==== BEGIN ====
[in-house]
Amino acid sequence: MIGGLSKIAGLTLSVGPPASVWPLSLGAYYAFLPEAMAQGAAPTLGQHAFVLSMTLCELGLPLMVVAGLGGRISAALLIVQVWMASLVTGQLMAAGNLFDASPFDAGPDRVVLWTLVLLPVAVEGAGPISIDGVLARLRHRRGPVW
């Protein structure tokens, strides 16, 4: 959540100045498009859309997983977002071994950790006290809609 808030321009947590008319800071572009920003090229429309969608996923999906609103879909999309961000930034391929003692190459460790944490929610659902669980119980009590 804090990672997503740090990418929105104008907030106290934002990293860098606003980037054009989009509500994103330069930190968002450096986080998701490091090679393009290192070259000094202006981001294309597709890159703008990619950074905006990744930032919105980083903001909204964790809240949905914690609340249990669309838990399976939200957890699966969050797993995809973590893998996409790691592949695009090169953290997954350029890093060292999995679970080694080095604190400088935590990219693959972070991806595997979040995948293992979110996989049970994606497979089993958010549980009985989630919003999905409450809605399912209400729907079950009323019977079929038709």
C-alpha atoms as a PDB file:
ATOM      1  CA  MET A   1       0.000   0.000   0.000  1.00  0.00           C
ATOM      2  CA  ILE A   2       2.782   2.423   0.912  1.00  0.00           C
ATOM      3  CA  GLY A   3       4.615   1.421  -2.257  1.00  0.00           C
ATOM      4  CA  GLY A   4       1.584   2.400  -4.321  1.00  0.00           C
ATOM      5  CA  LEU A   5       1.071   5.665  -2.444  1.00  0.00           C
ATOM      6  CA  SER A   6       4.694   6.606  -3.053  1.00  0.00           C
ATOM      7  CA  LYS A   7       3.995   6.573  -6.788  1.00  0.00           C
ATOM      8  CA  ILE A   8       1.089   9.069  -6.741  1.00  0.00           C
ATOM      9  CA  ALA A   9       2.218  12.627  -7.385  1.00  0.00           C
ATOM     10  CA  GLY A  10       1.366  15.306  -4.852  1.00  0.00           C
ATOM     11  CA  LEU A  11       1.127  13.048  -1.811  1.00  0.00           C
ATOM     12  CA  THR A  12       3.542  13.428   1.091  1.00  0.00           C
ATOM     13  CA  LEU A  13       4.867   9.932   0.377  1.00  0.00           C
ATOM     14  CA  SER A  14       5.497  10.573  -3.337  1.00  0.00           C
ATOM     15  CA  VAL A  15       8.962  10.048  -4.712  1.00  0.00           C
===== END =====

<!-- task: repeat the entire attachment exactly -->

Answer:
[in-house]
Amino acid sequence: MIGGLSKIAGLTLSVGPPASVWPLSLGAYYAFLPEAMAQGAAPTLGQHAFVLSMTLCELGLPLMVVAGLGGRISAALLIVQVWMASLVTGQLMAAGNLFDASPFDAGPDRVVLWTLVLLPVAVEGAGPISIDGVLARLRHRRGPVW
């Protein structure tokens, strides 16, 4: 959540100045498009859309997983977002071994950790006290809609 808030321009947590008319800071572009920003090229429309969608996923999906609103879909999309961000930034391929003692190459460790944490929610659902669980119980009590 804090990672997503740090990418929105104008907030106290934002990293860098606003980037054009989009509500994103330069930190968002450096986080998701490091090679393009290192070259000094202006981001294309597709890159703008990619950074905006990744930032919105980083903001909204964790809240949905914690609340249990669309838990399976939200957890699966969050797993995809973590893998996409790691592949695009090169953290997954350029890093060292999995679970080694080095604190400088935590990219693959972070991806595997979040995948293992979110996989049970994606497979089993958010549980009985989630919003999905409450809605399912209400729907079950009323019977079929038709």
C-alpha atoms as a PDB file:
ATOM      1  CA  MET A   1       0.000   0.000   0.000  1.00  0.00           C
ATOM      2  CA  ILE A   2       2.782   2.423   0.912  1.00  0.00           C
ATOM      3  CA  GLY A   3       4.615   1.421  -2.257  1.00  0.00           C
ATOM      4  CA  GLY A   4       1.584   2.400  -4.321  1.00  0.00           C
ATOM      5  CA  LEU A   5       1.071   5.665  -2.444  1.00  0.00           C
ATOM      6  CA  SER A   6       4.694   6.606  -3.053  1.00  0.00           C
ATOM      7  CA  LYS A   7       3.995   6.573  -6.788  1.00  0.00           C
ATOM      8  CA  ILE A   8       1.089   9.069  -6.741  1.00  0.00           C
ATOM      9  CA  ALA A   9       2.218  12.627  -7.385  1.00  0.00           C
ATOM     10  CA  GLY A  10       1.366  15.306  -4.852  1.00  0.00           C
ATOM     11  CA  LEU A  11       1.127  13.048  -1.811  1.00  0.00           C
ATOM     12  CA  THR A  12       3.542  13.428   1.091  1.00  0.00           C
ATOM     13  CA  LEU A  13       4.867   9.932   0.377  1.00  0.00           C
ATOM     14  CA  SER A  14       5.497  10.573  -3.337  1.00  0.00           C
ATOM     15  CA  VAL A  15       8.962  10.048  -4.712  1.00  0.00           C